If there’s one thing ancient Rome is known for, it’s victory. First as a republic and then as an empire, Rome ruled the Mediterranean thanks to an impressive military winning streak. Centuries of overwhelming victories (with a few notable losses in the mix) eventually stretched Rome’s reach from the British Isles to the Middle East. Romans often marked these achievements with celebrations festooned with fronds from a date palm (Phoenix dactylifera). In fact, the palm trees (which, fun fact, are not actually trees) were so closely associated with victory, the Latin word “palma” is essentially a metonym for the word “victory.” In the Roman Republic (509 BCE to 27 BCE), victorious military leaders wore tunics known as “tunica palmata” during triumphs (massive military parades). Palms weren’t only a martial symbol; they were also given to victorious athletes, and Roman lawyers were known to affix palm fronds to their front doors when they won a case in the forum.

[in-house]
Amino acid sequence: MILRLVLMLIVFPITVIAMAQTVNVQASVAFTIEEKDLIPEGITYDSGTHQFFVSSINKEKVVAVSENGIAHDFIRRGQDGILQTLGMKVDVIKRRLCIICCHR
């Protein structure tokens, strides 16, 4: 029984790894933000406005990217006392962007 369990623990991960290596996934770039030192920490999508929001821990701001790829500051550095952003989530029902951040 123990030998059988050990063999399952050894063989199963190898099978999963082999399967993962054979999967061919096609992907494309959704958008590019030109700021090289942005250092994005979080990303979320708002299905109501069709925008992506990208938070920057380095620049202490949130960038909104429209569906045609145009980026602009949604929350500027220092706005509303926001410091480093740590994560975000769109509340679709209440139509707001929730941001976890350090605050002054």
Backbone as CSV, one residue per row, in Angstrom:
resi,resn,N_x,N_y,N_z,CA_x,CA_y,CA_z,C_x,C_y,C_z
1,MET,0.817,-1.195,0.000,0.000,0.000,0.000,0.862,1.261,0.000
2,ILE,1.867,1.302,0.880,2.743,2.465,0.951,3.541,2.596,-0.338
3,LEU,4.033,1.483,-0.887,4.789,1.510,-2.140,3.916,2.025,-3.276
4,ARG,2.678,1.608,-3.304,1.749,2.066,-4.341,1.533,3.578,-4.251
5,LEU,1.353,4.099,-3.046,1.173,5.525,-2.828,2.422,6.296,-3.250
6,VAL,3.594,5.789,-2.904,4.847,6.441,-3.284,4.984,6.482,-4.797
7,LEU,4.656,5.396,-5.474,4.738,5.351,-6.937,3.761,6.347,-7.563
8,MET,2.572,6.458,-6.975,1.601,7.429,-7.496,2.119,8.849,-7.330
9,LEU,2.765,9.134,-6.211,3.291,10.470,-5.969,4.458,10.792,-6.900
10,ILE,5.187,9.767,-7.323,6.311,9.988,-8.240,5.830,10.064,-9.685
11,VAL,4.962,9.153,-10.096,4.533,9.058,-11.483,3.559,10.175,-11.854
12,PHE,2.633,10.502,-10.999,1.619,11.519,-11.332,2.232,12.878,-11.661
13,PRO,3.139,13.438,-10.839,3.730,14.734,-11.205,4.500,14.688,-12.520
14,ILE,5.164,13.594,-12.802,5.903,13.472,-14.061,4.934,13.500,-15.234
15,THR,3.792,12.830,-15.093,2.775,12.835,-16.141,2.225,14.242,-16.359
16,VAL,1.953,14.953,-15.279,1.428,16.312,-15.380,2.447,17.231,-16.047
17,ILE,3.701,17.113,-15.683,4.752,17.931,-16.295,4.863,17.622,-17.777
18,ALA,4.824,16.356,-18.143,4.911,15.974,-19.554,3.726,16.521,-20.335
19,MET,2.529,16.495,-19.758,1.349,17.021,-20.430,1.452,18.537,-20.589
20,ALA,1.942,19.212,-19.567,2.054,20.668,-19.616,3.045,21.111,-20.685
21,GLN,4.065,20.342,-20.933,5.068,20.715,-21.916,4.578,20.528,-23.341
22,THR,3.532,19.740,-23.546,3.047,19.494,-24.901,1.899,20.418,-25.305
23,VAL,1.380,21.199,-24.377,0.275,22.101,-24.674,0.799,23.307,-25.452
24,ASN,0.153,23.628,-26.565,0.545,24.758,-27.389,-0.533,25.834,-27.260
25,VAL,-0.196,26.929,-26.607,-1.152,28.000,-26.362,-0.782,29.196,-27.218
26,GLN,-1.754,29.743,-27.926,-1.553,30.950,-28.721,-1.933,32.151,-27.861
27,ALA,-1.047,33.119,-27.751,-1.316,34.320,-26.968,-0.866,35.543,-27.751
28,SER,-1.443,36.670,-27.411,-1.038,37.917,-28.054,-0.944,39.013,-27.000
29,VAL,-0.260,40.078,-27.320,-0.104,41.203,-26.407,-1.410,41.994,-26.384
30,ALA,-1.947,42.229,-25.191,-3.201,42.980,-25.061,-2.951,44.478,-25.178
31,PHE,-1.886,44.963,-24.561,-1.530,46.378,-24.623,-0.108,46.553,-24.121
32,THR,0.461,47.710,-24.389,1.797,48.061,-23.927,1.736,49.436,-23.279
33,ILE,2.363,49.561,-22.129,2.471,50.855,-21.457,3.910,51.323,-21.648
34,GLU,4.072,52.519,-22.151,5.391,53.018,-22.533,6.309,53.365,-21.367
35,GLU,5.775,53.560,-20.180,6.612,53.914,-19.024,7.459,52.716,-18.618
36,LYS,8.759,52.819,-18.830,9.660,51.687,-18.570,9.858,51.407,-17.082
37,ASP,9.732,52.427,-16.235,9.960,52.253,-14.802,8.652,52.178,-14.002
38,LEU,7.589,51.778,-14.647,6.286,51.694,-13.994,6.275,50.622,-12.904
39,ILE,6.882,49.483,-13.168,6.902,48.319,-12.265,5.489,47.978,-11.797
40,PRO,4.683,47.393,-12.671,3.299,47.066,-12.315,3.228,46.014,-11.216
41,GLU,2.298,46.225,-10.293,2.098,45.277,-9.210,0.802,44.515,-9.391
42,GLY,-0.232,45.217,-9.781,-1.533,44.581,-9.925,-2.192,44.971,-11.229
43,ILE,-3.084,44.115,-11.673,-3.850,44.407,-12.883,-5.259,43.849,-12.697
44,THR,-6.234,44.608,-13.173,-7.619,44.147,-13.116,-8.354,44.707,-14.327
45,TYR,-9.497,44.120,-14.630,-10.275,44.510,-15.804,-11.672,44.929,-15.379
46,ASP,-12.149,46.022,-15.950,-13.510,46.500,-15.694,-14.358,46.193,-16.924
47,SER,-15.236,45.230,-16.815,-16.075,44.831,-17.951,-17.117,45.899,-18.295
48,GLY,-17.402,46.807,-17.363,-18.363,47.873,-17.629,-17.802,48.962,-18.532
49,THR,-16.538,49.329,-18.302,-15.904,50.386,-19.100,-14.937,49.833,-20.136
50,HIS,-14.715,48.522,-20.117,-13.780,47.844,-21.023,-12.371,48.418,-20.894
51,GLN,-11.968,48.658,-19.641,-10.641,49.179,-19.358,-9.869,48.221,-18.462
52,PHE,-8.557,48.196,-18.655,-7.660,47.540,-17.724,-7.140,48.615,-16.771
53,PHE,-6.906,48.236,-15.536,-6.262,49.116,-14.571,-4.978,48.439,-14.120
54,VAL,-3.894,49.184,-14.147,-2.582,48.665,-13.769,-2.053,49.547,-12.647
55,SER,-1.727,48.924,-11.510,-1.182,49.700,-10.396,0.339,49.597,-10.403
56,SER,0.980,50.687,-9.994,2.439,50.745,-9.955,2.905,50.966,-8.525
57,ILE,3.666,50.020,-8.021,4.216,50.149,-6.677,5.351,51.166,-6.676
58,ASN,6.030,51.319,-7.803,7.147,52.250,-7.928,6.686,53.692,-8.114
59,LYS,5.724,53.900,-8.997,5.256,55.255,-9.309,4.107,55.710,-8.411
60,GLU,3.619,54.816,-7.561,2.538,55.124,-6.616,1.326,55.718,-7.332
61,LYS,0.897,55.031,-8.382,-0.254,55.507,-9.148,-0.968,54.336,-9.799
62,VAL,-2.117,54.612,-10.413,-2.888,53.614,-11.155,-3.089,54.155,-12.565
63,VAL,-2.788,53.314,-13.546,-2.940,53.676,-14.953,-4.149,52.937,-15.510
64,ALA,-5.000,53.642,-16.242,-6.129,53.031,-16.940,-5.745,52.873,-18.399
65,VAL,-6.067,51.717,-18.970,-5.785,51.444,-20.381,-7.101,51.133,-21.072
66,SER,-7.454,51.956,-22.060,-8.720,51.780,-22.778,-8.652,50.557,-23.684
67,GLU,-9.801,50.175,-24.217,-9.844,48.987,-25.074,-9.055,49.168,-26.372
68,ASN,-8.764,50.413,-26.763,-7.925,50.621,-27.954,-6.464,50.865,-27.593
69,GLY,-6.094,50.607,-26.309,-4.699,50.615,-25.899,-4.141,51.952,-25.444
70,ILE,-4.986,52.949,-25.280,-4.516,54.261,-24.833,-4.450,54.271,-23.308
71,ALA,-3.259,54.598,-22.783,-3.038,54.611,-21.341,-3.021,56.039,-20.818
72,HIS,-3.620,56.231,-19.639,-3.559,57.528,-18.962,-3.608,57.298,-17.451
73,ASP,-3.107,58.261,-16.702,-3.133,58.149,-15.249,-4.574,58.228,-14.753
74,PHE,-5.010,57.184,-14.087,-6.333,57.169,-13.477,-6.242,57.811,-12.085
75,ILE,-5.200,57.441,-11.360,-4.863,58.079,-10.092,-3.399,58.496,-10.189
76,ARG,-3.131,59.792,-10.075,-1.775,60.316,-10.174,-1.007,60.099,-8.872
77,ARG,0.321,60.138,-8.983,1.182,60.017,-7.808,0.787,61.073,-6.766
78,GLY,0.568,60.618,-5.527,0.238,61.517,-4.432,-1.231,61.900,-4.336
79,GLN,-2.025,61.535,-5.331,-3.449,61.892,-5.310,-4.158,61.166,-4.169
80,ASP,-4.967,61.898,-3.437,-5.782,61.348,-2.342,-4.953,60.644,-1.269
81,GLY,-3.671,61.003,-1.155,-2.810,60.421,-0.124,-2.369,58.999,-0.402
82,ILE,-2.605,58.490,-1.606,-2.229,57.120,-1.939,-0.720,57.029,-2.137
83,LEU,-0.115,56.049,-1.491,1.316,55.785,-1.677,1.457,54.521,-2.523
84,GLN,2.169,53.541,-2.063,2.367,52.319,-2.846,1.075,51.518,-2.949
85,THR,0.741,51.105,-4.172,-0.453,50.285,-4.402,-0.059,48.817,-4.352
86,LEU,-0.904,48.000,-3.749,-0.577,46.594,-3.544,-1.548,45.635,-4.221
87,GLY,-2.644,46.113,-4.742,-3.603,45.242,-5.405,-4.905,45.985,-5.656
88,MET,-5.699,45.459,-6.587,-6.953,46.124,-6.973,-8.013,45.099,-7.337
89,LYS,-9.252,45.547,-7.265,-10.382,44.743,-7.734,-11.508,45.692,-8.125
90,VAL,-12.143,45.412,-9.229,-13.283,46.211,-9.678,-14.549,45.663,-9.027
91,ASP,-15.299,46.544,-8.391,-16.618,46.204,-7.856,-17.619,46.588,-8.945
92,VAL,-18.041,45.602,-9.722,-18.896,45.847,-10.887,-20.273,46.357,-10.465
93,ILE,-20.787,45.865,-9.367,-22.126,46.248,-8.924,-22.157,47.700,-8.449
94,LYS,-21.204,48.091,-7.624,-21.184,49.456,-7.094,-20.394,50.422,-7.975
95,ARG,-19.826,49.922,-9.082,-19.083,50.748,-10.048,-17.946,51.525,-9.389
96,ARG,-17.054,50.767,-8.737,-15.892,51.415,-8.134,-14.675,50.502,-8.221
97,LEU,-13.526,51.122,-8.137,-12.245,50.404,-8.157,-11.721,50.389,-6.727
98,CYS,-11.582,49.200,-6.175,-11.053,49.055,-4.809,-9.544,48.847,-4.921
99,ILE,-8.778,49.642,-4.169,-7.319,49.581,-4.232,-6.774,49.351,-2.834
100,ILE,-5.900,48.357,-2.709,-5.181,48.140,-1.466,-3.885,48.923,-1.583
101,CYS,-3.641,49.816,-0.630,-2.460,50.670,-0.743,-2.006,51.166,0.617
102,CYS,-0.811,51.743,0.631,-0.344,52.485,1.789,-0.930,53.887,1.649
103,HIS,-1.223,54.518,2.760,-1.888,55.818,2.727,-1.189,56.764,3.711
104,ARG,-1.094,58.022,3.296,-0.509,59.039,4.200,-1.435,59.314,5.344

Historical evidence suggests palms were first associated with athletic victory in ancient Greece, and became incorporated into Roman culture around 293 BCE. Palms can be spotted in a variety of Roman art, pottery, and coinage, and were also an early symbol of Christianity, which originally developed within Rome’s borders. Similar to its association with victory, the plant was an emblem for martyrdom, which was perceived as victory over sin and death in the early Christian faith. In fact, some 2,000 years later, the religion still celebrates Palm Sunday to mark Jesus’ entry into Jerusalem days before his crucifixion, viewed by some as the ultimate victory over death.